Perfect Attendance Awards

One area where the current regulations have greatly bothered some employers is with perfect attendance bonuses and awards. Currently, employers must treat employees as if they were at work, when they in fact are away from work on FMLA leave, for purposes of perfect attendance programs. Under the proposed rules, employers would not have to provide perfect attendance awards to employees who take unpaid leave under the FMLA.

Waivers and Releases of FMLA Claims

Some recent court decisions have held that employees cannot effectively settle and release FMLA claims on their own. The proposed rules would allow employers and employees to voluntarily settle past FMLA claims, without having to obtain permission from a court of law or the Department of Labor.

"Light-Duty Time"

The current regulations allow employers to count the time an employee is on light duty as FMLA leave. The proposed rules would eliminate this provision.

Military Family Leave

The proposed rules seeks public comment on military family leave issues, to be addressed in the final rules. On January 28, 2008, President Bush signed into law amendments to the FMLA to provide family leave to employees to care for family service members who are injured in military operations, and in situations where a family member is called to active duty. Until the final rules are issued, a great deal of uncertainty will remain as to what employers should do in these situations. The proposed rules offer the Department of Labor's initial views on these issues, to which employers might wish to adhere pending release of the final rules.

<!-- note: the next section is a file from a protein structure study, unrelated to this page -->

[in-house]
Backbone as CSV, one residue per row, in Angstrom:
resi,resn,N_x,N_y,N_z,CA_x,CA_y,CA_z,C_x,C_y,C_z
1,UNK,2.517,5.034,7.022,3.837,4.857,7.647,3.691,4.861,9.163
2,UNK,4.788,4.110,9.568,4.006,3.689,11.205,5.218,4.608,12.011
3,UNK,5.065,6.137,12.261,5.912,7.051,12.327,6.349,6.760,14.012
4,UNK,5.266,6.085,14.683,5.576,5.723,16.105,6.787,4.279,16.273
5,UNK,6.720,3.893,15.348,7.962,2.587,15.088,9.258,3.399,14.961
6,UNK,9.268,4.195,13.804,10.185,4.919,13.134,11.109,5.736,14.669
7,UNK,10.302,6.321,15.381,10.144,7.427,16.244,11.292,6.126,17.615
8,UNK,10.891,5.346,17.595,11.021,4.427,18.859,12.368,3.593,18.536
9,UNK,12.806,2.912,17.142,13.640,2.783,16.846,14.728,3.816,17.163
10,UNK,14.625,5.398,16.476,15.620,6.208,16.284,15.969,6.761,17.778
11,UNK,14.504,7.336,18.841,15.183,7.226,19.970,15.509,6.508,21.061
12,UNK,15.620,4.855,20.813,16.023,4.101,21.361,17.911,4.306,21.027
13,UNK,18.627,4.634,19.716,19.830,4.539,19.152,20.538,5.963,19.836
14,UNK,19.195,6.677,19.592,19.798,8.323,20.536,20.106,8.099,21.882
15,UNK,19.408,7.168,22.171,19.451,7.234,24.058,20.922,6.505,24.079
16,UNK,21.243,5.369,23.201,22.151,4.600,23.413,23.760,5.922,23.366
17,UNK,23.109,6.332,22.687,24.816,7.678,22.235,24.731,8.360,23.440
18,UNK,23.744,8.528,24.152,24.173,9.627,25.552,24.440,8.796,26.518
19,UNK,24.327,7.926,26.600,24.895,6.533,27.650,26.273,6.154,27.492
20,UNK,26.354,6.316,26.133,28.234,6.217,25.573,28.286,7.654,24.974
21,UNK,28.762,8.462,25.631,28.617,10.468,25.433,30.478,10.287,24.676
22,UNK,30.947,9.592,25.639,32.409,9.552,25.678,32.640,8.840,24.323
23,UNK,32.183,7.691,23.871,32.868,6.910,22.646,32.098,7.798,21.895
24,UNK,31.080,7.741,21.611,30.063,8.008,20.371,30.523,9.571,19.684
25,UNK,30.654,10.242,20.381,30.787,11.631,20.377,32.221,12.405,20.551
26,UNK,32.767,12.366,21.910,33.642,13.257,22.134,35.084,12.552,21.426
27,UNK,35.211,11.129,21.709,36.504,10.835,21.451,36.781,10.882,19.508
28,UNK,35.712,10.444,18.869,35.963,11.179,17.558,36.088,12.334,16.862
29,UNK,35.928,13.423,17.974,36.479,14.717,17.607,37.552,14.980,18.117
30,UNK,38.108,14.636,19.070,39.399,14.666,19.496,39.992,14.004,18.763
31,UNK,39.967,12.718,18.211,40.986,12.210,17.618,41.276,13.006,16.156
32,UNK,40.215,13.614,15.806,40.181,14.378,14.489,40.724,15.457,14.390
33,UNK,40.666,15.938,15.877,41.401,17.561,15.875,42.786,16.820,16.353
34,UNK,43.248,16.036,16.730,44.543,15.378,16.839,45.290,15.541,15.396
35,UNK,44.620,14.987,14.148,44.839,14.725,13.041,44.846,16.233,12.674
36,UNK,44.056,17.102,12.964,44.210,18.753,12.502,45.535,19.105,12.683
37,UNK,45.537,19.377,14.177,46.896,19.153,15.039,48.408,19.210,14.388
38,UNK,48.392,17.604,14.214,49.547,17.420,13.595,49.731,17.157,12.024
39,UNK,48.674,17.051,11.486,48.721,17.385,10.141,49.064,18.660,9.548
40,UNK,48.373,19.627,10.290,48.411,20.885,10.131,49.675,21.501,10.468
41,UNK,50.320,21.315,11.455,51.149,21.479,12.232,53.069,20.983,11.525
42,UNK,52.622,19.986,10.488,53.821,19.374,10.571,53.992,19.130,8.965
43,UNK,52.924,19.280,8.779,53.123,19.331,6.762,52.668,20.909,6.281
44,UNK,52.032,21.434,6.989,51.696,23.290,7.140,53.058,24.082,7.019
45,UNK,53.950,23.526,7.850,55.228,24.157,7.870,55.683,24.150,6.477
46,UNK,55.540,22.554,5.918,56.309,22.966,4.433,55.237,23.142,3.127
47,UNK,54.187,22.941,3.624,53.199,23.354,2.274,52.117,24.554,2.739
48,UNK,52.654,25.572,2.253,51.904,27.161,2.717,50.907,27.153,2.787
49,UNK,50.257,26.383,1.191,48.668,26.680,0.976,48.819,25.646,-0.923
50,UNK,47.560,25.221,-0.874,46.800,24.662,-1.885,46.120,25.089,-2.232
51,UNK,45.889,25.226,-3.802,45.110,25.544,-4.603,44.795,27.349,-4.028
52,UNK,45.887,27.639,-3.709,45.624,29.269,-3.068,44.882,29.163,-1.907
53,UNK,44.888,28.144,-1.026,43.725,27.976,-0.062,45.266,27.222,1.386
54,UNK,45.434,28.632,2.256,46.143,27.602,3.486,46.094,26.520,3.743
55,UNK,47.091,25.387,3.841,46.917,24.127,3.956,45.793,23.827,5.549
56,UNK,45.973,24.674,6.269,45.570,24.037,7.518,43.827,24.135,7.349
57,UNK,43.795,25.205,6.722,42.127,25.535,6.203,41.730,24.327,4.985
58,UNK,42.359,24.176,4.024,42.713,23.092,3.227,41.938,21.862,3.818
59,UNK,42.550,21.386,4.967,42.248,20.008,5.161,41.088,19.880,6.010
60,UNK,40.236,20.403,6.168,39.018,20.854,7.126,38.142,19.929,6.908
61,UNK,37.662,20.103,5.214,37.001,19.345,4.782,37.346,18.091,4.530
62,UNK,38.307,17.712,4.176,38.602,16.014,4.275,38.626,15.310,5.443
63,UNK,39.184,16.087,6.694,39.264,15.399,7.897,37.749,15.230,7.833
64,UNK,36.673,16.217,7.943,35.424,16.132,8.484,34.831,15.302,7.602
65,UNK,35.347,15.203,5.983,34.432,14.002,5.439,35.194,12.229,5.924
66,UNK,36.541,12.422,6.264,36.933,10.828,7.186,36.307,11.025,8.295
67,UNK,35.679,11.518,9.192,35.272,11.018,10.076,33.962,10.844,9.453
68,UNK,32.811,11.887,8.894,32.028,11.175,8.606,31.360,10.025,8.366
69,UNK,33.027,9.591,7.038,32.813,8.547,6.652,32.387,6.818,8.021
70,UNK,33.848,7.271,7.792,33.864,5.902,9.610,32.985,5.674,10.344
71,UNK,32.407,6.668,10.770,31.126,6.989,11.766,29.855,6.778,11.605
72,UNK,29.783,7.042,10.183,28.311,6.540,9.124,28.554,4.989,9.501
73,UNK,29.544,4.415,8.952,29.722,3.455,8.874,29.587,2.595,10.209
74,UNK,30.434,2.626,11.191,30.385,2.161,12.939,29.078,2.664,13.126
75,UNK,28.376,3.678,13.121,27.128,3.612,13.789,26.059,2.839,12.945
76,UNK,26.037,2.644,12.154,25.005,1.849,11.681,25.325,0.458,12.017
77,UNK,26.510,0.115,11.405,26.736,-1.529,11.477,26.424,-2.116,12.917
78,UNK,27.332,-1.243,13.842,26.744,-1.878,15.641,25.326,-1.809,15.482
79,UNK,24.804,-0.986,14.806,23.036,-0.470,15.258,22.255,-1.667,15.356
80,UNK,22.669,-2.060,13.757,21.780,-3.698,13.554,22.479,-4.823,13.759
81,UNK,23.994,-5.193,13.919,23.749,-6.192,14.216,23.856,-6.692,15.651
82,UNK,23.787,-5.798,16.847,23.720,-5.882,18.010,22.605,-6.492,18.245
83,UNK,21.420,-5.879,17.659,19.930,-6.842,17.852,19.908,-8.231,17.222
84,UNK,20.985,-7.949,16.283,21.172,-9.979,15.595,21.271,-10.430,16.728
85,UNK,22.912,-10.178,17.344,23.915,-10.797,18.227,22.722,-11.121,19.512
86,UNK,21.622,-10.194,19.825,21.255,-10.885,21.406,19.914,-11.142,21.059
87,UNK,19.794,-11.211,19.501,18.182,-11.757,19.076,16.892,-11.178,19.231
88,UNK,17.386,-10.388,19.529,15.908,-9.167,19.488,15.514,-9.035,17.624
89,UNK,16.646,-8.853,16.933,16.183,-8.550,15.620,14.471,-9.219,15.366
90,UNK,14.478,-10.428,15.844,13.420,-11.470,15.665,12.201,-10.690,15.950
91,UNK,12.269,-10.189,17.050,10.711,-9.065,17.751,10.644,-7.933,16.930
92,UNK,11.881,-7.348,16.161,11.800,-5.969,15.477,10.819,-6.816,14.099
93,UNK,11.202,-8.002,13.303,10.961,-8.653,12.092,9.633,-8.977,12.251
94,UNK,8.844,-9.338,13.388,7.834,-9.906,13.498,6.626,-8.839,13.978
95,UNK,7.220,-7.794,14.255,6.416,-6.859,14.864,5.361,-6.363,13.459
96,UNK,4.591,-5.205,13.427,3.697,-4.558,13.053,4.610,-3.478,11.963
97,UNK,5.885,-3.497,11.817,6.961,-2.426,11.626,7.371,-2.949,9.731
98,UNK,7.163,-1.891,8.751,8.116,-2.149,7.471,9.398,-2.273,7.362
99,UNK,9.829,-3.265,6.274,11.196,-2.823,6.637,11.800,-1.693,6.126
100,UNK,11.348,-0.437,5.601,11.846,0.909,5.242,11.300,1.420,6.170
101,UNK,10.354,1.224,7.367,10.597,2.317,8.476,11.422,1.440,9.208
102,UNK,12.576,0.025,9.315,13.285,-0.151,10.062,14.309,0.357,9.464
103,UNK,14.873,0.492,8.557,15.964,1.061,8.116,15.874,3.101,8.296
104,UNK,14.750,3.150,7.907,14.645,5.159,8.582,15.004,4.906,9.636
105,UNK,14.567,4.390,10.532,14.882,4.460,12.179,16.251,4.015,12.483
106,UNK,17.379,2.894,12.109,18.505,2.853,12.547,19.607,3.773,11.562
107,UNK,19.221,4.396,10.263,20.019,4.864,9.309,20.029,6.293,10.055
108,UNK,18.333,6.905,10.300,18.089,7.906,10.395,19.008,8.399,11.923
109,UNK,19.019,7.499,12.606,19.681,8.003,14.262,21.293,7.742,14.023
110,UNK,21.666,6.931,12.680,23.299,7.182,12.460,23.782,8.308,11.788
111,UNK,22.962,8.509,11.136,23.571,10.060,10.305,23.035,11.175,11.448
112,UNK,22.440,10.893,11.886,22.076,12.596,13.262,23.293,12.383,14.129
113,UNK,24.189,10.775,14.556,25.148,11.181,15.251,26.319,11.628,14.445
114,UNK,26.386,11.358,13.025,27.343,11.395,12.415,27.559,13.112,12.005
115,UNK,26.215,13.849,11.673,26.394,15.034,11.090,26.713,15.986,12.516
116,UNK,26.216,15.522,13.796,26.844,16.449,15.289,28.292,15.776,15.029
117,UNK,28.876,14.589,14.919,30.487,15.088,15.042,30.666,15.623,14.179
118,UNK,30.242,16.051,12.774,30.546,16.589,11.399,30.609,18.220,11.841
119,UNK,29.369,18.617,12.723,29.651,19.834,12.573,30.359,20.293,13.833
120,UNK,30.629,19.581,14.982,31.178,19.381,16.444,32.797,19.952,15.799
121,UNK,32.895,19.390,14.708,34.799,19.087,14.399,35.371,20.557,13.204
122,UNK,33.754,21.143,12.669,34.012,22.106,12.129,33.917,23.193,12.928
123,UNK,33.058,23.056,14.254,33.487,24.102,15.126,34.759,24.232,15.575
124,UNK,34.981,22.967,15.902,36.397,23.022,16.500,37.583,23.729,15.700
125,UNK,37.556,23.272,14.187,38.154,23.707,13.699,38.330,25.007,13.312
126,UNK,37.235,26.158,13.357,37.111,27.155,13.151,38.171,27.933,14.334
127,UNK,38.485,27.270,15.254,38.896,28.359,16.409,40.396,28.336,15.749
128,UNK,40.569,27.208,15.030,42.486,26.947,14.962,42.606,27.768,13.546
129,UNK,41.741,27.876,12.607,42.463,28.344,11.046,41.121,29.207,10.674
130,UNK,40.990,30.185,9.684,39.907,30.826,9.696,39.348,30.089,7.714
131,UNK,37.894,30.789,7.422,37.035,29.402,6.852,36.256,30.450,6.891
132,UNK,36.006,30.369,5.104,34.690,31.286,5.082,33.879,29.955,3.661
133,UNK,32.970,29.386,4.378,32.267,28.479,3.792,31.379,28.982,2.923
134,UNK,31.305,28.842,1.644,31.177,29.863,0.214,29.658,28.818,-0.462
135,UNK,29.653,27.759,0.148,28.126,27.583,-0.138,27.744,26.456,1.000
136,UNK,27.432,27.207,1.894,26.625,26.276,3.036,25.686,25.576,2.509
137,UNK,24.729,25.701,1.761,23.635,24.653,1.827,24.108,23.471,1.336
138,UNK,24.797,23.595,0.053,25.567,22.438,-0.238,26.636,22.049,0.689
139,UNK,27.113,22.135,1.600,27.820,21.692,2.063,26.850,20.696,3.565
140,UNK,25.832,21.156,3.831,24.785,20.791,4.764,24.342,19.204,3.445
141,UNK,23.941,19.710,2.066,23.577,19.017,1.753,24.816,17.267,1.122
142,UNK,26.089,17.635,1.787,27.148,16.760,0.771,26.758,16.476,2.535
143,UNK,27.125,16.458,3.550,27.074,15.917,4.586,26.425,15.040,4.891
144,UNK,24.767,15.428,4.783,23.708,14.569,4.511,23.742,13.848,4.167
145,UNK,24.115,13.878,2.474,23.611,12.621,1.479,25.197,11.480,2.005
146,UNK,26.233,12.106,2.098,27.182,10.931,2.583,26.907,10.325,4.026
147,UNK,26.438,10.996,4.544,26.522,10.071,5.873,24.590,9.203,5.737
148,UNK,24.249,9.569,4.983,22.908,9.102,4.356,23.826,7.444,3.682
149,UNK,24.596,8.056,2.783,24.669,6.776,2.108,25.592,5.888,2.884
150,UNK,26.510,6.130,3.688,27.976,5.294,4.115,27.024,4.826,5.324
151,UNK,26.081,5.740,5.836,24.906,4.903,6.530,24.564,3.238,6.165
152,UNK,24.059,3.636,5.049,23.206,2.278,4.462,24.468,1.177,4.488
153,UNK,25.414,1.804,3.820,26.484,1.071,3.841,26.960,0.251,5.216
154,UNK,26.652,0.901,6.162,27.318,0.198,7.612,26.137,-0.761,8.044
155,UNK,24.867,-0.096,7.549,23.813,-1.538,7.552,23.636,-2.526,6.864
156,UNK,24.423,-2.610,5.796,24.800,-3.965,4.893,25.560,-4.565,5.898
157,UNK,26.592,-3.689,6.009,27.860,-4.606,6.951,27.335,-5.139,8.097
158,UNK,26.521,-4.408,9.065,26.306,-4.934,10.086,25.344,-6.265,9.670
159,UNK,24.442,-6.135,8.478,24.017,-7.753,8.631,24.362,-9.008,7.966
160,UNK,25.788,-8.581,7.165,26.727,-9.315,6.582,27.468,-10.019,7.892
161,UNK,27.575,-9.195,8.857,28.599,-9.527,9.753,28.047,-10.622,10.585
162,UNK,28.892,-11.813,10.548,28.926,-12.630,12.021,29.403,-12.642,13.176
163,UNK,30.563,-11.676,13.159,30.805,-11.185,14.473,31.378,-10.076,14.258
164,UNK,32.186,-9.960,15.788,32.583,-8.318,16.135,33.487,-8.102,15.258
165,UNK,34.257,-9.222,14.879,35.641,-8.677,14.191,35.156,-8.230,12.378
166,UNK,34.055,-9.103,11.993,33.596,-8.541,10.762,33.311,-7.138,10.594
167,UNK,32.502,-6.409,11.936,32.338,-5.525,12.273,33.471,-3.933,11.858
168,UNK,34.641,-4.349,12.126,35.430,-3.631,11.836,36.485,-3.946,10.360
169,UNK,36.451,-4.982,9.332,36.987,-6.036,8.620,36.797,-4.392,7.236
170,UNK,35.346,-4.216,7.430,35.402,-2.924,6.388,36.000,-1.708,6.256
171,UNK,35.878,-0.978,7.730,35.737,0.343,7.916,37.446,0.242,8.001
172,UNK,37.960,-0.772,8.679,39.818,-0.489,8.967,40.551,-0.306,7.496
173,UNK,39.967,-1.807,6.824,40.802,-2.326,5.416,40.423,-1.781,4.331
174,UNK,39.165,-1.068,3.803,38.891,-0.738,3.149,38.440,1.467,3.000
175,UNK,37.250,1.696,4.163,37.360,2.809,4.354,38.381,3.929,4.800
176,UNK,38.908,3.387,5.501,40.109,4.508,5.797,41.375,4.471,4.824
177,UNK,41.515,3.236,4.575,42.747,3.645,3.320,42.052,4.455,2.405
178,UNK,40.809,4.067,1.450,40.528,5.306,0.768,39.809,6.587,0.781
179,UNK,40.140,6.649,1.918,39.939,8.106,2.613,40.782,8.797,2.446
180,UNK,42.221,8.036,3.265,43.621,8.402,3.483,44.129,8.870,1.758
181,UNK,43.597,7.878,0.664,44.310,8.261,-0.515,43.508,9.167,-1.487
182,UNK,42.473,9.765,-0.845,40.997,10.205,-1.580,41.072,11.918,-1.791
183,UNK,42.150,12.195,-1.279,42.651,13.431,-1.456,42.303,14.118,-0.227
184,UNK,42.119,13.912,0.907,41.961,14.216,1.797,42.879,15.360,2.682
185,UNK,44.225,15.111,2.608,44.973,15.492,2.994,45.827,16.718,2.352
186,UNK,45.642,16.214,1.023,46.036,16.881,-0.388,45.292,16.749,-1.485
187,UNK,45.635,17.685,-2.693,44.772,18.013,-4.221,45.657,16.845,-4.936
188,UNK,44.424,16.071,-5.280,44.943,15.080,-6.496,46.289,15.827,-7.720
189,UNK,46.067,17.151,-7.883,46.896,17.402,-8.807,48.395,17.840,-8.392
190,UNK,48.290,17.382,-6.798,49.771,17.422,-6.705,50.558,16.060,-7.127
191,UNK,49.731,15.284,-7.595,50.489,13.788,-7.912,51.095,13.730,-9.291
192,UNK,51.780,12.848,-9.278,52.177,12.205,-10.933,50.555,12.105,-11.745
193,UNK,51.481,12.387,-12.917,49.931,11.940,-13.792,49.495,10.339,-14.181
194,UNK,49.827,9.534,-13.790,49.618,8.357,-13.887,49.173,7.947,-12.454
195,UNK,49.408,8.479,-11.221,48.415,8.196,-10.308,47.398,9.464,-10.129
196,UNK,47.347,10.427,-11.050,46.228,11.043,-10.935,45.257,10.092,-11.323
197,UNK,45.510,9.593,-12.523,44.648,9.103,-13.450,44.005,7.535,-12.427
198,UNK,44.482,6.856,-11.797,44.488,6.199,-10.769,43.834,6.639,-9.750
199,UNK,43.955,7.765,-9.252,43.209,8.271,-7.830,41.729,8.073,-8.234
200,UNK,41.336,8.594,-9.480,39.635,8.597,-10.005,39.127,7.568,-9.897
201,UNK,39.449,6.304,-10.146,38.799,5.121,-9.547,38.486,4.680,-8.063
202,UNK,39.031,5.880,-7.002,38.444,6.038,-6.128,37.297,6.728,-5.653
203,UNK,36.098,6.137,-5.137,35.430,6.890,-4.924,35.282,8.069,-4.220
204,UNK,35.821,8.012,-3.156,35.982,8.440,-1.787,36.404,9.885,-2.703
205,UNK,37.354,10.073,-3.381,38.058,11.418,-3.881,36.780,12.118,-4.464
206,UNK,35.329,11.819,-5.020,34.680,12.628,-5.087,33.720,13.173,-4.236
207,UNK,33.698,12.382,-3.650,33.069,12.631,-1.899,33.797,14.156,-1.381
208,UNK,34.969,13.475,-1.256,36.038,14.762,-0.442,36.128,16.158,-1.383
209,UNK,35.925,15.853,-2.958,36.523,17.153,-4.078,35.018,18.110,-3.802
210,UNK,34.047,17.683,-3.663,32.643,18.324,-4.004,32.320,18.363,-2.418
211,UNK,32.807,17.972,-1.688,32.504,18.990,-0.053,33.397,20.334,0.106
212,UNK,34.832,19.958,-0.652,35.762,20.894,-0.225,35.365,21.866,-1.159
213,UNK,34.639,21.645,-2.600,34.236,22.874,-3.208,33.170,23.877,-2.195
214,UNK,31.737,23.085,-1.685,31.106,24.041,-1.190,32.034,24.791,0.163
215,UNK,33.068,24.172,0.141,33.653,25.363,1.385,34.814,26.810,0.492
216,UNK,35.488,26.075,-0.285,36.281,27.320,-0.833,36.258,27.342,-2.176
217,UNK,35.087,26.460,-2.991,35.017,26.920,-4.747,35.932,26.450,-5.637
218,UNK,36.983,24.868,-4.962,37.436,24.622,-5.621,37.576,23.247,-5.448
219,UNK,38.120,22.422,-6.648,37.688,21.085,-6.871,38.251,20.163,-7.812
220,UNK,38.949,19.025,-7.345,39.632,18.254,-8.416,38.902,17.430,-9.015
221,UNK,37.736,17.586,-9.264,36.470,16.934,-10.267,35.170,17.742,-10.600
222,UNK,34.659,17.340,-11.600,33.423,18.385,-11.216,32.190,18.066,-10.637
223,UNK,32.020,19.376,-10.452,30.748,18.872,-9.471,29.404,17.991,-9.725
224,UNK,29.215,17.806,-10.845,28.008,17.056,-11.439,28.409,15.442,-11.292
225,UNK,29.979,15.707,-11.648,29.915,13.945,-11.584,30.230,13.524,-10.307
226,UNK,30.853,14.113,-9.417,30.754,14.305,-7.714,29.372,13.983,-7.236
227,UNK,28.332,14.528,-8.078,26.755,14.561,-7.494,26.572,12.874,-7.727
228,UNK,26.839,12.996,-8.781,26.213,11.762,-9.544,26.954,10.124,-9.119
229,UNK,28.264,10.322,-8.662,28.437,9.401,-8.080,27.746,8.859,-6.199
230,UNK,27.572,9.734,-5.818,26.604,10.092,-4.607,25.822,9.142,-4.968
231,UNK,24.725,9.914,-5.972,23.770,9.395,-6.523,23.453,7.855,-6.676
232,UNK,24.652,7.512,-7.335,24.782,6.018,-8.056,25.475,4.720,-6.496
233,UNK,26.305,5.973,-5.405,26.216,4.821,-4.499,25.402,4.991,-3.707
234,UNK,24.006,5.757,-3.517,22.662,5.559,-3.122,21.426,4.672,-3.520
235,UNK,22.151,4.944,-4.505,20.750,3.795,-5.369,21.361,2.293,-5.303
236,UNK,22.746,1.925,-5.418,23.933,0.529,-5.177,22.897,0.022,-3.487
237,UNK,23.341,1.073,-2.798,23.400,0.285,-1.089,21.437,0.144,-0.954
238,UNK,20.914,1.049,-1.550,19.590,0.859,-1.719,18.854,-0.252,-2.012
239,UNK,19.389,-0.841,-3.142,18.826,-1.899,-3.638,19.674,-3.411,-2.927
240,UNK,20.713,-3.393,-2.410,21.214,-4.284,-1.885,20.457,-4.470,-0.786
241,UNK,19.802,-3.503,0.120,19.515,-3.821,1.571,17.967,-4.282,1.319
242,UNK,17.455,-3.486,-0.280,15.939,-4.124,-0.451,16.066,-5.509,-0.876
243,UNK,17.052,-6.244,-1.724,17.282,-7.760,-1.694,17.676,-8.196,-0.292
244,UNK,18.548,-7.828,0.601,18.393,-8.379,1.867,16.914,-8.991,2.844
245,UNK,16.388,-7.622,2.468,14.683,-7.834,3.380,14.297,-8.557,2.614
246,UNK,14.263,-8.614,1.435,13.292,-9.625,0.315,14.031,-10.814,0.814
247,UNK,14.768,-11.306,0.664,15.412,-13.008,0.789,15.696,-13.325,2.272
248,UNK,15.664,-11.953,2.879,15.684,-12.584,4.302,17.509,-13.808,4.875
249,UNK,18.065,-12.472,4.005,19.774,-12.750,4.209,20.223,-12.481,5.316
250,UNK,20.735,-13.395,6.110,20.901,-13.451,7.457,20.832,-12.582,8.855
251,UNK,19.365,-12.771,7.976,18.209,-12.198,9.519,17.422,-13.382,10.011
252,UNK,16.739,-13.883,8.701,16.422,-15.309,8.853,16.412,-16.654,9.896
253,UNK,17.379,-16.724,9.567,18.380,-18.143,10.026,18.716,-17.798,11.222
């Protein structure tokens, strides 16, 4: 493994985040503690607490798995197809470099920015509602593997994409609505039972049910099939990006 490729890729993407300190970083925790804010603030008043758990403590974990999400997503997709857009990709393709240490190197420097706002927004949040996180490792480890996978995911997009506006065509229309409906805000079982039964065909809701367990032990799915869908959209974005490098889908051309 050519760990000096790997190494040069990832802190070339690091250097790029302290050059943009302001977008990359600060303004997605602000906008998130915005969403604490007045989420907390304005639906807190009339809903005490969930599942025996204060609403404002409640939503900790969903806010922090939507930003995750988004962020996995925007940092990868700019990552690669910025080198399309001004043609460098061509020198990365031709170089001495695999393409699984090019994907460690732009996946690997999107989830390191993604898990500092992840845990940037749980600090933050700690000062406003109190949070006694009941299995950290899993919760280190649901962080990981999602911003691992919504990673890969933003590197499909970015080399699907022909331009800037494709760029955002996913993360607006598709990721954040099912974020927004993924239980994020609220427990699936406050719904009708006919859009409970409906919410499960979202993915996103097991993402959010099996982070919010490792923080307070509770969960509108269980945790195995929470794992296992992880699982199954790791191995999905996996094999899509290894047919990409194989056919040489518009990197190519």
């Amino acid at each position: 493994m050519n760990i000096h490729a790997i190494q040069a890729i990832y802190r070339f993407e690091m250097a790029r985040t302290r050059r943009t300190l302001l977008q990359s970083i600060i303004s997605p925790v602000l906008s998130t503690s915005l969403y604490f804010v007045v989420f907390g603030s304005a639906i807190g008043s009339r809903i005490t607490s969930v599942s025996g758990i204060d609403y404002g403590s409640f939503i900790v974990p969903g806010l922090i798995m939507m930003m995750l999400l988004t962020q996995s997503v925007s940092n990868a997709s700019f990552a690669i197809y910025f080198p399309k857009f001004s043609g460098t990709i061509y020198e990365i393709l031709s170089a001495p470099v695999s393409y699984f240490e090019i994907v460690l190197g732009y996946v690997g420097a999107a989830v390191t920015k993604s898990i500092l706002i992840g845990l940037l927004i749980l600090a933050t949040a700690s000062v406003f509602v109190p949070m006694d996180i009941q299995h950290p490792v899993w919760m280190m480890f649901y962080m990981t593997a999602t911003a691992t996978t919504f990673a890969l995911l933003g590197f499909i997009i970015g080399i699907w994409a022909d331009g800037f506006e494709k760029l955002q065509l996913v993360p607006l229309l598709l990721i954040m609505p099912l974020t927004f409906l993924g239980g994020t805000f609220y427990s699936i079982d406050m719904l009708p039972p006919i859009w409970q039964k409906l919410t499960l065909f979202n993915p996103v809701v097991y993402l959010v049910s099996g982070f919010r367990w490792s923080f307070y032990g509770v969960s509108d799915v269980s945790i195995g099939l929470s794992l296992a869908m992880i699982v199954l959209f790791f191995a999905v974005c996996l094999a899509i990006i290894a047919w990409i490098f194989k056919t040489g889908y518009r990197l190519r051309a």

The DOL has published a poster on military family leave, which can be accessed here.

FMLA Forms

Under the proposed rules, two forms that employers use to administer FMLA leave, the certification of health care provider form and the employer response to employee request for leave form, would be significantly modified, the latter form being replaced with two optional forms. It is possible that these forms will be further modified after the 60-day public comment period on the proposed rules.

All in all, the proposed rules fall far short of what many employers had hoped for. In some areas, the proposed rules would benefit employers, but in others, the proposed rules could be come even more burdensome for employers to comply with than the current, complicated rules. Given the current political climate and forthcoming elections, it would not be surprising if the final rules (when they are issued) are even less favorable to employers than the proposed rules.